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Comedian Patrice O'Neal dies at 41 following stroke

Patrice O'Neal speaks onstage at Comedy Central's Roast of Charlie Sheen held at Sony Studios on Sept. 10, 2011 in Los Angeles.
Patrice O'Neal speaks onstage at Comedy Central's Roast of Charlie Sheen held at Sony Studios on Sept. 10, 2011 in Los Angeles.
Christopher Polk/Getty Images

Comedian Patrice O'Neal died yesterday at the age of 41 due to complications from a stroke he suffered a month prior.

His biggest recent appearance was as a roaster at Charlie Sheen's Comedy Central roast in September. O'Neal suffered from diabetes and, this being a roast, the other panelists let him have it.

"Patrice O'Neal, one of my favorite comics. Patrice has always been destined for stardom, and diabetes. So tonight is not just the roast of Charlie Sheen, it's also a farewell party for Patrice's foot." - Amy Schumer

Charlie Sheen himself went after O'Neal while also taking a shot at comedian Anthony Jeselnik. "The only thing slower than [Anthony Jeselnik's] delivery is Patrice O'Neal's metabolism." Oof.

O'Neal responded to the attacks at the hands of fellow comedians during the roast. "How the f--- can I be too mean after all this s---. I can't believe it. I'm dying of diabetes and you motherf---ers are like, 'Oh, that evil fat f---.'" He suffered his stroke less than two months later.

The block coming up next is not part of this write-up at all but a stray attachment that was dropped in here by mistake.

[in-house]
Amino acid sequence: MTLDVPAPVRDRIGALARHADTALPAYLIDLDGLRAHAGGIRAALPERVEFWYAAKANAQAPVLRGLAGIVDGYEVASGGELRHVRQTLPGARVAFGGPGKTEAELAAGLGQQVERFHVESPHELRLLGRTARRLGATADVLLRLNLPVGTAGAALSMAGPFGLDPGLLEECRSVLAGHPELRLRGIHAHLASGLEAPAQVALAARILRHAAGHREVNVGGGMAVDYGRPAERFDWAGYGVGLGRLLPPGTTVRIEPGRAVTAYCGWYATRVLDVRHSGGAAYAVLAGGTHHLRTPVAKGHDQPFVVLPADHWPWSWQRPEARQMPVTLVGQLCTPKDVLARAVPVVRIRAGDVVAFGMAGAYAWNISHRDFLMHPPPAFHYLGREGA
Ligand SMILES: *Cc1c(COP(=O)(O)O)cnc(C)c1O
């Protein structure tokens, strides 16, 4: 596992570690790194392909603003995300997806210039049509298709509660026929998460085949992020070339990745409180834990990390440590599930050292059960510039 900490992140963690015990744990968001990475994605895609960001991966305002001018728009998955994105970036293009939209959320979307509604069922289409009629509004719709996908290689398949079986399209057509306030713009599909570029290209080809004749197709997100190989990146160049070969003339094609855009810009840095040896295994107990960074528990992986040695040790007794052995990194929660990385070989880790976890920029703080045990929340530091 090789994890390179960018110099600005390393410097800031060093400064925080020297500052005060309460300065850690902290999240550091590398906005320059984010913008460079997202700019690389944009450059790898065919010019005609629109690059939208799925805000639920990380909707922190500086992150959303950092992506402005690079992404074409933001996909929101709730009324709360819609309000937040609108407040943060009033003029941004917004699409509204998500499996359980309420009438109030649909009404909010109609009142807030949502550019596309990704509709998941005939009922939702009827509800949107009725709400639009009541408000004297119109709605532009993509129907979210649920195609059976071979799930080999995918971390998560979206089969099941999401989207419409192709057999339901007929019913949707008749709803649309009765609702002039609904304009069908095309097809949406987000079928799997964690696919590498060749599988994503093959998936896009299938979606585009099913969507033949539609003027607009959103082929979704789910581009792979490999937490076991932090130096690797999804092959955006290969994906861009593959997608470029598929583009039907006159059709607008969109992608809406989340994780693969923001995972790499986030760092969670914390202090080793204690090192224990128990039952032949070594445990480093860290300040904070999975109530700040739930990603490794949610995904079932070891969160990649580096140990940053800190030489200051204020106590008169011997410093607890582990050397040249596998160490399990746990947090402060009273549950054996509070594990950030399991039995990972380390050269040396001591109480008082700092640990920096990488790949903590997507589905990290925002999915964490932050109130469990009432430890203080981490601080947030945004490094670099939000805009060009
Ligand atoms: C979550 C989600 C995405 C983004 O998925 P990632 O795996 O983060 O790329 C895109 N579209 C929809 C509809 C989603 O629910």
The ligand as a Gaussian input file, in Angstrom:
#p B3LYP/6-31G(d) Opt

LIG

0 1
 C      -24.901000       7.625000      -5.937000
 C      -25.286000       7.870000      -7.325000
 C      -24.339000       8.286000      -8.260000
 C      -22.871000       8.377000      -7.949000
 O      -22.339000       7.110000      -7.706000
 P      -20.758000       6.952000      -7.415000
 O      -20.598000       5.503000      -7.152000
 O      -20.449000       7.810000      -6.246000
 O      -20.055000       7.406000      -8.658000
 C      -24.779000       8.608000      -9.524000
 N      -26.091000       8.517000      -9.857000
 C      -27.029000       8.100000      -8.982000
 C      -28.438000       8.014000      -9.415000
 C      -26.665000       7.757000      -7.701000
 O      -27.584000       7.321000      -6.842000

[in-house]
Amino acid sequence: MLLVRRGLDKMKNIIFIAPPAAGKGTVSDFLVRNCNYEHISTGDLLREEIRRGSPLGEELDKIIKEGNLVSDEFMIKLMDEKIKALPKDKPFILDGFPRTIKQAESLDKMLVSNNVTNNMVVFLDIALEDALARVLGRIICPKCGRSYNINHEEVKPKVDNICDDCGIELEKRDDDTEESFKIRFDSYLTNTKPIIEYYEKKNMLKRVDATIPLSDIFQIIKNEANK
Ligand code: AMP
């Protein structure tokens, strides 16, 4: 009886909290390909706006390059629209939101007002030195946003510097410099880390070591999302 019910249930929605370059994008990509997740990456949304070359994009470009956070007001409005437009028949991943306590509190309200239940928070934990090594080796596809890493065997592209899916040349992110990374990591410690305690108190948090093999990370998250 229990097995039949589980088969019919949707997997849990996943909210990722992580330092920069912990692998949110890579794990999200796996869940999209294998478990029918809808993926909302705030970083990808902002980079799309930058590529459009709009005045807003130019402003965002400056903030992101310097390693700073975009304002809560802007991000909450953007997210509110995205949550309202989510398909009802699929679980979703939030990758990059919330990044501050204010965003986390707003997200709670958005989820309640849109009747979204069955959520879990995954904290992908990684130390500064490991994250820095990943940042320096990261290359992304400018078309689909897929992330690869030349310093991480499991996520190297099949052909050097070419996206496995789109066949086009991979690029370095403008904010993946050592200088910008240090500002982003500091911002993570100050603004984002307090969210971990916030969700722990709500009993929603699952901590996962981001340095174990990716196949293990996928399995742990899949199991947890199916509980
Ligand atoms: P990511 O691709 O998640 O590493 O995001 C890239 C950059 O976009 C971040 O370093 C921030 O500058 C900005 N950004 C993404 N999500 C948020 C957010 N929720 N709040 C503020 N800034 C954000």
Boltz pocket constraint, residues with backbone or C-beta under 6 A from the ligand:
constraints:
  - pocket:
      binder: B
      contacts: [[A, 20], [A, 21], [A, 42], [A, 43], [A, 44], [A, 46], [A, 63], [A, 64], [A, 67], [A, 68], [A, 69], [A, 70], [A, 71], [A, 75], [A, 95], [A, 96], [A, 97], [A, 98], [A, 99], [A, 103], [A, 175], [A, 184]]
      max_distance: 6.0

O'Neal was a polarizing figure, doing comedy on taboo topics from sex to race, never afraid to offend. You can see some of Patrice's own comedy from the roast here (as with anything related to Patrice, this contains adult material):

Roast of Charlie Sheen

As with many celebrity deaths, he started trending on Twitter following the news coming out today of his death. As someone who's involved in comedy, I follow a lot of comedians and comedy fans on Twitter; a few of their comments:

"Whenever I watched Patrice live, I would question what I was doing on stage and how I could make it better. He was on another level." - Hannibal Buress

"One of a kind. In heaven right now, charming half and infuriating half, then reversing." - Colin Quinn

"Patrice O'Neal was the black George Carlin: honest, and never afraid to hurt feelings to say what's true. The world is a worse place today." - Justin Henry

O'Neal was a regular on the Opie and Anthony radio show, Comedy Central's "Tough Crowd" and a wide variety of other programs. He also acted in small roles on shows like "The Office" and "Arrested Development," as well as in several films.

He gave an in-depth interview on his opinions, his career, his personal life, his time spent in jail and much more to comedian Marc Maron on his WTF podcast; you can listen to the episode here.

(My personal connection: I also have another shared interest beyond comedy with O'Neal — he served for a short stint as a pro wrestling writer at WWE. I like my sports fake.)

More from Patrice on Comedy Central (Contains adult material):

You can also watch more clips of his comedy here.